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The Treasury received responses from a wide range of stakeholders to this consultation. This document details the summary of responses. As announced at Autumn Statement 2013, the government has decided to extend the exemption to medical treatments recommended by employer-arranged occupational health services in addition to those recommended by the new Health and Work Service.
Informal consultation on the implementation of a tax exemption for employer expenditure on health-related interventions
This consultation ran from
On 20 March 2013 the Chancellor of the Exchequer announced that employers that help their employees to return to work after periods of sickness will get new support through the tax system.
This announcement followed the DWP and BIS commissioned report “Health at work – an independent review of sickness absence” by Dame Carol Black and David Frost CBE, which was published in November 2011. The report’s headline recommendation was the creation of a health and work assessment and advisory service that will conduct a health assessment when an individual has been on sick leave for four weeks, and provide advice on how they can return to work. The government has accepted this recommendation and the new service will commence during 2014.
The report also recommended that expenditure by employers on medical treatment and vocational rehabilitation targeted at keeping sick employees in work, or speeding their return to work, should attract tax relief. The government felt that a general tax relief for medical expenditure would be too broad and intends to introduce a new targeted tax exemption to apply where the new service recommends health-related interventions to help an employee return to work. Where an employer funds such interventions, the expenditure, up to a cap of £500, will be exempt from income tax and National Insurance Contributions (NICs).
The £500 cap will apply per employee over a complete tax year. It will be valid for more than one health-related intervention recommended by the new service, subject to the overall annual limit.
The exemption will be limited to treatment and therapies recommended by the new service. It will not apply to employer expenditure on specialist equipment, workplace adjustments, travel expenses, or recommended interventions that do not rank as medical treatment or therapy. There are existing tax exemptions, such as for employer-funded welfare counselling, that may apply to other steps taken to support employees in returning to work.
The government wants to make the exemption simple to administer, to encourage employers to engage with the well-being of their employees and fund treatment to help them return to work after a period of ill-health. It is therefore intended that where a health-related intervention is recommended by the new service and the employer meets the cost, relief will be due for any method of payment. This will include where the employer pays a third party provider directly for treatment arranged by an employee, arranges and pays for treatment on behalf of an employee, or reimburses an employee.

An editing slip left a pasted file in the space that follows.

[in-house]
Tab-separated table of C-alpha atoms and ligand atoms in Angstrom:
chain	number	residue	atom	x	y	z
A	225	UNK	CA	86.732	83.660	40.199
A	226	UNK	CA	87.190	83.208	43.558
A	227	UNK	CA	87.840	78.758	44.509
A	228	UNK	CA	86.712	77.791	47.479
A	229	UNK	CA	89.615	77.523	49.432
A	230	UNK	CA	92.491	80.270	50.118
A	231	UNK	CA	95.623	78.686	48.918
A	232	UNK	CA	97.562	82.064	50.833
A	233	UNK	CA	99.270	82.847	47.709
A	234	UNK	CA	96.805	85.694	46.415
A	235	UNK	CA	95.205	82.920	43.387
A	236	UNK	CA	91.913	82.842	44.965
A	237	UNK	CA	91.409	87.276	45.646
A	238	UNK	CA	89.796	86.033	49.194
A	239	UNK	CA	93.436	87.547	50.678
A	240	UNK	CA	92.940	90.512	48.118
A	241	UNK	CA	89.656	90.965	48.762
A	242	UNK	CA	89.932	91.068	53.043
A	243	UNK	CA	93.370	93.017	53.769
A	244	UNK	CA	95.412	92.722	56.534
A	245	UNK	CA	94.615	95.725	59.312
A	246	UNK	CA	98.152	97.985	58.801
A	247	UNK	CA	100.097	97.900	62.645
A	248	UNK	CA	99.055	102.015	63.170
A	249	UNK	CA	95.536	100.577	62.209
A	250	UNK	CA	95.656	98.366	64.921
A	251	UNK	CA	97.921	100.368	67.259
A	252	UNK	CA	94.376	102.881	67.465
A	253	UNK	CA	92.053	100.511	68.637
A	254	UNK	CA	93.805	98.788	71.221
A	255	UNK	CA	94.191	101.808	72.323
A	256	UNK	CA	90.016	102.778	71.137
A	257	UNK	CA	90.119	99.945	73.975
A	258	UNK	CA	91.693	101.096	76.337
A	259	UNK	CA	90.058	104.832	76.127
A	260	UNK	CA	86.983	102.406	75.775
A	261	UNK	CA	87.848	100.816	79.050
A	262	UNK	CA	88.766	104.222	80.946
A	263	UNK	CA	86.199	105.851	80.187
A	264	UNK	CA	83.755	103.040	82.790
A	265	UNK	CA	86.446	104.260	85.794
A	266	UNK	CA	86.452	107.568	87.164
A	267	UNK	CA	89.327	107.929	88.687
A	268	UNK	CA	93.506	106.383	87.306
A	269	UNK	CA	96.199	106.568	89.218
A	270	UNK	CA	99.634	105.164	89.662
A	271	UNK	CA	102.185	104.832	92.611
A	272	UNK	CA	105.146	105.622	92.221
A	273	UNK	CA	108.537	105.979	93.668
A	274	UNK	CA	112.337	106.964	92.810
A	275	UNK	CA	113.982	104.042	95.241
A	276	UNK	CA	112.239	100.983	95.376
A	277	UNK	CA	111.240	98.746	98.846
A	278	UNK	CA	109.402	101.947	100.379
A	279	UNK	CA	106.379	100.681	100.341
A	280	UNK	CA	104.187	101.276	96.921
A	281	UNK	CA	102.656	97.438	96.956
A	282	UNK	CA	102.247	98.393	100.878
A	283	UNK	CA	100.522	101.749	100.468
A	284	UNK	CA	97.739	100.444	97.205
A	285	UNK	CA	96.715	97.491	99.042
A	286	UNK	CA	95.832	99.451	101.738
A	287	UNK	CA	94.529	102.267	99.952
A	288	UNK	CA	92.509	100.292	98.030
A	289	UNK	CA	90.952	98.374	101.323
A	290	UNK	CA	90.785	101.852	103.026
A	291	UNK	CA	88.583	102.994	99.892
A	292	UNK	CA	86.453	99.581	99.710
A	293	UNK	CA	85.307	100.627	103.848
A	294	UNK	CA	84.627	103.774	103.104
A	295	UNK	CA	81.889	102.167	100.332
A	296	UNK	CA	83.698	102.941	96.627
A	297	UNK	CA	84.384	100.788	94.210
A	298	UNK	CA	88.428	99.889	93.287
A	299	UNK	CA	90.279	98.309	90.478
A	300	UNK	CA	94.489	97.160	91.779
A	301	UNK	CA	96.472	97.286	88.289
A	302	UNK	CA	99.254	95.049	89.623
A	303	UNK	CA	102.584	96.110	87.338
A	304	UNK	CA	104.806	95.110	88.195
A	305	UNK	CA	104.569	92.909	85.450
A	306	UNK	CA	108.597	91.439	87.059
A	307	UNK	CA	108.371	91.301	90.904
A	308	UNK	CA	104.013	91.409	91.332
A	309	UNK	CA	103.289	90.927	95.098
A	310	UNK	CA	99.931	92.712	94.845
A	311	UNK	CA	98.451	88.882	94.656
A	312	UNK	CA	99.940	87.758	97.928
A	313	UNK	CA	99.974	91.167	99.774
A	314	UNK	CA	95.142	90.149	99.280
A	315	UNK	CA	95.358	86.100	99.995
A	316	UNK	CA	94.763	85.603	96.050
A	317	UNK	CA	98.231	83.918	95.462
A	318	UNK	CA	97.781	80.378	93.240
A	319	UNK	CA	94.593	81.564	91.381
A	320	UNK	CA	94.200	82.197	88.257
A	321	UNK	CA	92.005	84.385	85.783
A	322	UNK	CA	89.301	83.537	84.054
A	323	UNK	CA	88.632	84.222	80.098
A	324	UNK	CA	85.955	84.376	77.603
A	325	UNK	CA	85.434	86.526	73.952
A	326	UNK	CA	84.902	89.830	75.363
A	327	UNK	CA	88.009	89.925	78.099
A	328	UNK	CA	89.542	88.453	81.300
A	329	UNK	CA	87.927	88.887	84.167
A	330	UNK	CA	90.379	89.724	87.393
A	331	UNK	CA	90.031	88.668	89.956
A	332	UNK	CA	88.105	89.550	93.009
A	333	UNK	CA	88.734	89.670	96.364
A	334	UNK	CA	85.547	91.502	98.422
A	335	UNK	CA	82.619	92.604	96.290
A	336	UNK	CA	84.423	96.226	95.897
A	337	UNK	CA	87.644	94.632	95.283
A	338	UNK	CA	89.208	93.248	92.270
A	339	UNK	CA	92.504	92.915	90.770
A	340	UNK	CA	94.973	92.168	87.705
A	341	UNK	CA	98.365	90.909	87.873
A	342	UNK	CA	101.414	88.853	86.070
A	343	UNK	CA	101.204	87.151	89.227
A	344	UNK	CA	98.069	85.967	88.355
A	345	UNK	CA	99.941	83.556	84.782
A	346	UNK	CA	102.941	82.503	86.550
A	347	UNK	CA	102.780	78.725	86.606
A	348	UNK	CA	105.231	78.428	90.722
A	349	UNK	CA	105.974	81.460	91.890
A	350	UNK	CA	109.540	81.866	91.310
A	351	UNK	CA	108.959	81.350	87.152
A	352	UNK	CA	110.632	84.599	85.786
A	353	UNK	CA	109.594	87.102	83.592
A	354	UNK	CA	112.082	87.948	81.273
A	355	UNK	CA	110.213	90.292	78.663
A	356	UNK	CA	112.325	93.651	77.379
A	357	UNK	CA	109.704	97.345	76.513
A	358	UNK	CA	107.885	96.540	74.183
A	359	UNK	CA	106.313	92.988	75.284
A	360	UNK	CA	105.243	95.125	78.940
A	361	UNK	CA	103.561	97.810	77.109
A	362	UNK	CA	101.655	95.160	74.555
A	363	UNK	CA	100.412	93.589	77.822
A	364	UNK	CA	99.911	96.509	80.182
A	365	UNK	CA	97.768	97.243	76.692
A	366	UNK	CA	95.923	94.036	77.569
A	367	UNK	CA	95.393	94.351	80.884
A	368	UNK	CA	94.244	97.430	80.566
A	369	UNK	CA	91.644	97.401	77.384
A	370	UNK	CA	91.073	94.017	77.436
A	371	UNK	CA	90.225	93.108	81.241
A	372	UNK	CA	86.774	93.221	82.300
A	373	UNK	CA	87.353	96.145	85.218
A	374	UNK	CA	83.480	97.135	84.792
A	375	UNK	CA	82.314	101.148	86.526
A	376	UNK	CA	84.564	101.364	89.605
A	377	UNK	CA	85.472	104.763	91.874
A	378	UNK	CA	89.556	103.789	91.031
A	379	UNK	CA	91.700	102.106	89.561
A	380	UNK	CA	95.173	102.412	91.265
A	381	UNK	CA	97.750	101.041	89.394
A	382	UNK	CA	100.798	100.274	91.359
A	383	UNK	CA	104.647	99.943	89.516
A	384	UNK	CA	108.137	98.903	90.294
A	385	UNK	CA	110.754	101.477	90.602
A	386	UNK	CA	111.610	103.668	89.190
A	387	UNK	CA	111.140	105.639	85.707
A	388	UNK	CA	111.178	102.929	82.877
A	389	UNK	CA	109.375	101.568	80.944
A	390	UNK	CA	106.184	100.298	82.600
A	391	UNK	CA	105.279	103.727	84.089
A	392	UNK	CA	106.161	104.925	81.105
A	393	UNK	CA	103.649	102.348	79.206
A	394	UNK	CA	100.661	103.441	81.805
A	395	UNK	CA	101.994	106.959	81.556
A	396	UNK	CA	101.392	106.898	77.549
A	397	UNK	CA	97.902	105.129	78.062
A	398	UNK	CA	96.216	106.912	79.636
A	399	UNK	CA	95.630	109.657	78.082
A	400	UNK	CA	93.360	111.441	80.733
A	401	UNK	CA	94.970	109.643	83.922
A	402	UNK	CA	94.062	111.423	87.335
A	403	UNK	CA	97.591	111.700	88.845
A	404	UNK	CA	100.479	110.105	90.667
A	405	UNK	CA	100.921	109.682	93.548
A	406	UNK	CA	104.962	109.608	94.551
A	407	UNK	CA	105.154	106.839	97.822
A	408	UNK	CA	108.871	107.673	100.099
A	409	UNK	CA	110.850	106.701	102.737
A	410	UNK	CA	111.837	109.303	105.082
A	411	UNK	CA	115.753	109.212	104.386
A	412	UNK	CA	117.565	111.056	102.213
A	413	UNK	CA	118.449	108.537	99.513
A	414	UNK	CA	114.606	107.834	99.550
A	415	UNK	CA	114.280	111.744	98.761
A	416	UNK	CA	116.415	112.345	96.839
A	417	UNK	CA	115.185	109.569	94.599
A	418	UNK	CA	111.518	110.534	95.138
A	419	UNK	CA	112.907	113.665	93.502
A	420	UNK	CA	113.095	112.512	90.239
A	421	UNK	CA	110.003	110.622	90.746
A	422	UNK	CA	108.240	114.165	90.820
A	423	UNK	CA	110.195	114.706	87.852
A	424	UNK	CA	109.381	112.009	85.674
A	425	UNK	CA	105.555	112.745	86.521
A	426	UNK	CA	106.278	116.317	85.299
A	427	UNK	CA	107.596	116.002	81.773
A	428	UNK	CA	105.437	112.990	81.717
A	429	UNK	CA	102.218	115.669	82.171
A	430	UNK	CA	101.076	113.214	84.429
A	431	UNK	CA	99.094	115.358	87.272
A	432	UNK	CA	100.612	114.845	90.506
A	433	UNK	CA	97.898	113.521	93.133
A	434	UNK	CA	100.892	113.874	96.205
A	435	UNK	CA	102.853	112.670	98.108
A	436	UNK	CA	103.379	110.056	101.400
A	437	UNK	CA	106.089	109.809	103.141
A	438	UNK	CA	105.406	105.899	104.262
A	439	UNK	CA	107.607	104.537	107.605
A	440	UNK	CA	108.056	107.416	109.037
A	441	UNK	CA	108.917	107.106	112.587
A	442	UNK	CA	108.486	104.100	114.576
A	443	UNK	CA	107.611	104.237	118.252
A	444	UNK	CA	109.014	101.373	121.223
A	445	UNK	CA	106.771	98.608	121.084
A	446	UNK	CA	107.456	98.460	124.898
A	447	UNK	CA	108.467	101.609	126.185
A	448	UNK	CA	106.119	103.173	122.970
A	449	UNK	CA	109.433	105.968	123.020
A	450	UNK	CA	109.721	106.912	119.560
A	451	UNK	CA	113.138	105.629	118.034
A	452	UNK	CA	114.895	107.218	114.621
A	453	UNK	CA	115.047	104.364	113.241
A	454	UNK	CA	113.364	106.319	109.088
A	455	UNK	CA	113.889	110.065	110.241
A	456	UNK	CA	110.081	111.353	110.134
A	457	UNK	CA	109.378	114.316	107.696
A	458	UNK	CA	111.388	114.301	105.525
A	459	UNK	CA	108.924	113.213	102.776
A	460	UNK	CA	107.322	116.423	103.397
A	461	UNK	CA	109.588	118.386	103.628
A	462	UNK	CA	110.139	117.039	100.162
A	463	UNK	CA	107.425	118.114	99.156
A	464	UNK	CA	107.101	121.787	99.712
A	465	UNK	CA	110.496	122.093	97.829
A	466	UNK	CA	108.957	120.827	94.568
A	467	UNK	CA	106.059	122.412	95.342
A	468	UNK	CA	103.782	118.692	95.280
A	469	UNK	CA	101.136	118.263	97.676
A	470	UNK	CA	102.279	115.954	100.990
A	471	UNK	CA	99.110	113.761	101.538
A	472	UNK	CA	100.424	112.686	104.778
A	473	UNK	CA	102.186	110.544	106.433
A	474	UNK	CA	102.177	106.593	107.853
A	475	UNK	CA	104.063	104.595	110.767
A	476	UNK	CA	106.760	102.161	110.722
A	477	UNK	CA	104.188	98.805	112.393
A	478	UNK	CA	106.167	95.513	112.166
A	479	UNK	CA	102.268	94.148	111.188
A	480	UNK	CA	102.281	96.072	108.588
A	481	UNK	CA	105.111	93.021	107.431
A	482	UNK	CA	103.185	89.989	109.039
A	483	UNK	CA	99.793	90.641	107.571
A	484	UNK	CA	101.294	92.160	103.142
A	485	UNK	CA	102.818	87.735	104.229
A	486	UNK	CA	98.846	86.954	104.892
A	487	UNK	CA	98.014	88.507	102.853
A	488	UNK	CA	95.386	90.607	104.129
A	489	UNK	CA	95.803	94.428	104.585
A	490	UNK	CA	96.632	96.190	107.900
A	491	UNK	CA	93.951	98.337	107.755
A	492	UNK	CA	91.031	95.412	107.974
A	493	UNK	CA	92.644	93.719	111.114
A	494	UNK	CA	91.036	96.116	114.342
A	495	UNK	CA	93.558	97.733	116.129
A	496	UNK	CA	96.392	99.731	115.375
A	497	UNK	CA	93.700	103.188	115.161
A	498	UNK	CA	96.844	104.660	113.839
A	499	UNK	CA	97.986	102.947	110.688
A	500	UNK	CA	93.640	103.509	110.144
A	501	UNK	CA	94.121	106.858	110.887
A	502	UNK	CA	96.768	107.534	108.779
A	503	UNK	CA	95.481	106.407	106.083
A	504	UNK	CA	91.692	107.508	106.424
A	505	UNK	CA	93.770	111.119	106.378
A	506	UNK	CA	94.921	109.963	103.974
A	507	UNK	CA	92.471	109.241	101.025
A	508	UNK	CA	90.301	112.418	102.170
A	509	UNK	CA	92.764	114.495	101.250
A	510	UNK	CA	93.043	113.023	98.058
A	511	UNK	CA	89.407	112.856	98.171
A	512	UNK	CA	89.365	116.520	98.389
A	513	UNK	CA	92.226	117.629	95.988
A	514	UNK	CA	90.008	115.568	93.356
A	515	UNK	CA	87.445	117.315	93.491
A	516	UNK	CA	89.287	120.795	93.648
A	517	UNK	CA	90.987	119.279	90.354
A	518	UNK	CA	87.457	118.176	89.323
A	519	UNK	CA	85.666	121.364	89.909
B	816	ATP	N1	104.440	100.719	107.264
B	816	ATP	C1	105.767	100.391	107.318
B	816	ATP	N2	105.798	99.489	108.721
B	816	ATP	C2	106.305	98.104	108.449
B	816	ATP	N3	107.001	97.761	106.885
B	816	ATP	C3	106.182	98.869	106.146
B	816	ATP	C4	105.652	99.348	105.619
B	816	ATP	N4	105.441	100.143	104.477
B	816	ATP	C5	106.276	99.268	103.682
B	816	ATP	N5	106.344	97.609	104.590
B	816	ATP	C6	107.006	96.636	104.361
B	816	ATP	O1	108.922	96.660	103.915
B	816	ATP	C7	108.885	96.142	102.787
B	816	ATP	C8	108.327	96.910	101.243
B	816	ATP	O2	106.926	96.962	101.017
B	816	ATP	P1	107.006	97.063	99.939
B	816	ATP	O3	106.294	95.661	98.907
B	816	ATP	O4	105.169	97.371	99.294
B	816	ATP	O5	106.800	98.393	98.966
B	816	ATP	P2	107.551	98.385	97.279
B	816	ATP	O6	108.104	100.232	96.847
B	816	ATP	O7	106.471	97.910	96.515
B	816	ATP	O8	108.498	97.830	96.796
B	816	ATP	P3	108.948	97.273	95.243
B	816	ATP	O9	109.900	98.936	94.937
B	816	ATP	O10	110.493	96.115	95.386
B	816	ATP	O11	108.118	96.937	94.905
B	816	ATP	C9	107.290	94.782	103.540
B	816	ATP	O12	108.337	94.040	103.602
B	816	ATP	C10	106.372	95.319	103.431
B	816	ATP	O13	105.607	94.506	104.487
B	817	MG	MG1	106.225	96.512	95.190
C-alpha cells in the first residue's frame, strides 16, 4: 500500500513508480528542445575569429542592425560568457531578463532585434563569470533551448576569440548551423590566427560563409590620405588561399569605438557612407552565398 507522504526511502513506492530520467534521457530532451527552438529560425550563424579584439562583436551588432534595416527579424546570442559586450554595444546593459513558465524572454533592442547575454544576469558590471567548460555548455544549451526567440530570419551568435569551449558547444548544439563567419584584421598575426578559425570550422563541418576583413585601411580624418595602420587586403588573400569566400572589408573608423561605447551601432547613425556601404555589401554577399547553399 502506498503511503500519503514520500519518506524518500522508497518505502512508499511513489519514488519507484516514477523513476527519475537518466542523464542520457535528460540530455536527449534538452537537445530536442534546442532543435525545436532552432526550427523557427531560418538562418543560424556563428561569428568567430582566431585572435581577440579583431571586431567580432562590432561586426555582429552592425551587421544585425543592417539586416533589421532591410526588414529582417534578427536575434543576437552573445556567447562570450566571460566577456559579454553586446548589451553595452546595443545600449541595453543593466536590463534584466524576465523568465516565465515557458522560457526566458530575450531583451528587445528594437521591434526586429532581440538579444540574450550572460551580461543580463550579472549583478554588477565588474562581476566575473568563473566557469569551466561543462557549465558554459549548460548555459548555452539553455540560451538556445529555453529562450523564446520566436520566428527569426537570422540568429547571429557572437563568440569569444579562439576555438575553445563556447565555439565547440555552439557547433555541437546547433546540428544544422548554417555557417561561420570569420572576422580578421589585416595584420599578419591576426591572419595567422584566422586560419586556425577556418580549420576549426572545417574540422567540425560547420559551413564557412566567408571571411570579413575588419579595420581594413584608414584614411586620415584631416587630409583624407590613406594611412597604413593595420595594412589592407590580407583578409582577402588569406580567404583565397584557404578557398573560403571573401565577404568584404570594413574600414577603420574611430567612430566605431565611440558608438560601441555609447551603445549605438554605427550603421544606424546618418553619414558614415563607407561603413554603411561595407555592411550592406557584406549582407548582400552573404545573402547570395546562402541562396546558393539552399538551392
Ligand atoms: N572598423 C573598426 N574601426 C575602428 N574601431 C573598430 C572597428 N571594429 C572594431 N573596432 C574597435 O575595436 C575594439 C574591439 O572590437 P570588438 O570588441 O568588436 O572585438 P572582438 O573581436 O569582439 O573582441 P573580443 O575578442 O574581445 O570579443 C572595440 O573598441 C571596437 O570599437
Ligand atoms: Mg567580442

Any expenditure over the £500 cap will, as now, be classed as payment of earnings or a benefit-in-kind, depending on the type of expenditure, and will be subject to the appropriate deduction of income tax or reporting on form P11D, and either Class 1 or Class 1A NICs.
The current rules, such as the wholly and exclusively requirement for treating employer expenditure on employee health care as a deduction when calculating taxable profits, are not affected by the cap.
The consultation seeks views from interested parties on the implementation of the new exemption. In particular, responses to the specific questions below would be welcomed:
Will the new exemption have an impact on employer administrative burdens, either negative or positive? Can you provide any evidence to support your view?
Availability of the exemption
Will the new exemption encourage employers to pay for recommended health interventions for:
- all employees
- selected employees only
- no employees
Are there any factors that would affect employer decisions about the categories of employees for which they would fund the recommended treatment?
What would the impact be if the new exemption were conditional on employers providing a similar level of funding for recommended interventions for all employees?
Where employers intend to fund recommended health interventions, would they completely fund the intervention themselves without seeking any contribution from employees?
If employers were considering seeking any contributions from employees, what form would this take?
Cost of interventions
DWP have estimated the average cost of interventions as £150-£250 per individual, so the £500 cap will cover most recommended interventions. Do you think that the estimated cost is valid and that the level of the cap is set correctly?
If you think the cap should be set at a different level, can you provide any evidence to support your views?
Are there any other issues that you think need to be taken into consideration in implementing this new exemption?
The government will consider meeting interested parties to discuss the issues raised in this consultation. The timing, format and venue for these meetings will be decided in due course. If you are interested in attending, please contact us at the e-mail/postal address.
The government will publish a summary of the responses to this consultation in the autumn. Responses will inform the draft legislation which will be published for further consultation before Budget 2014.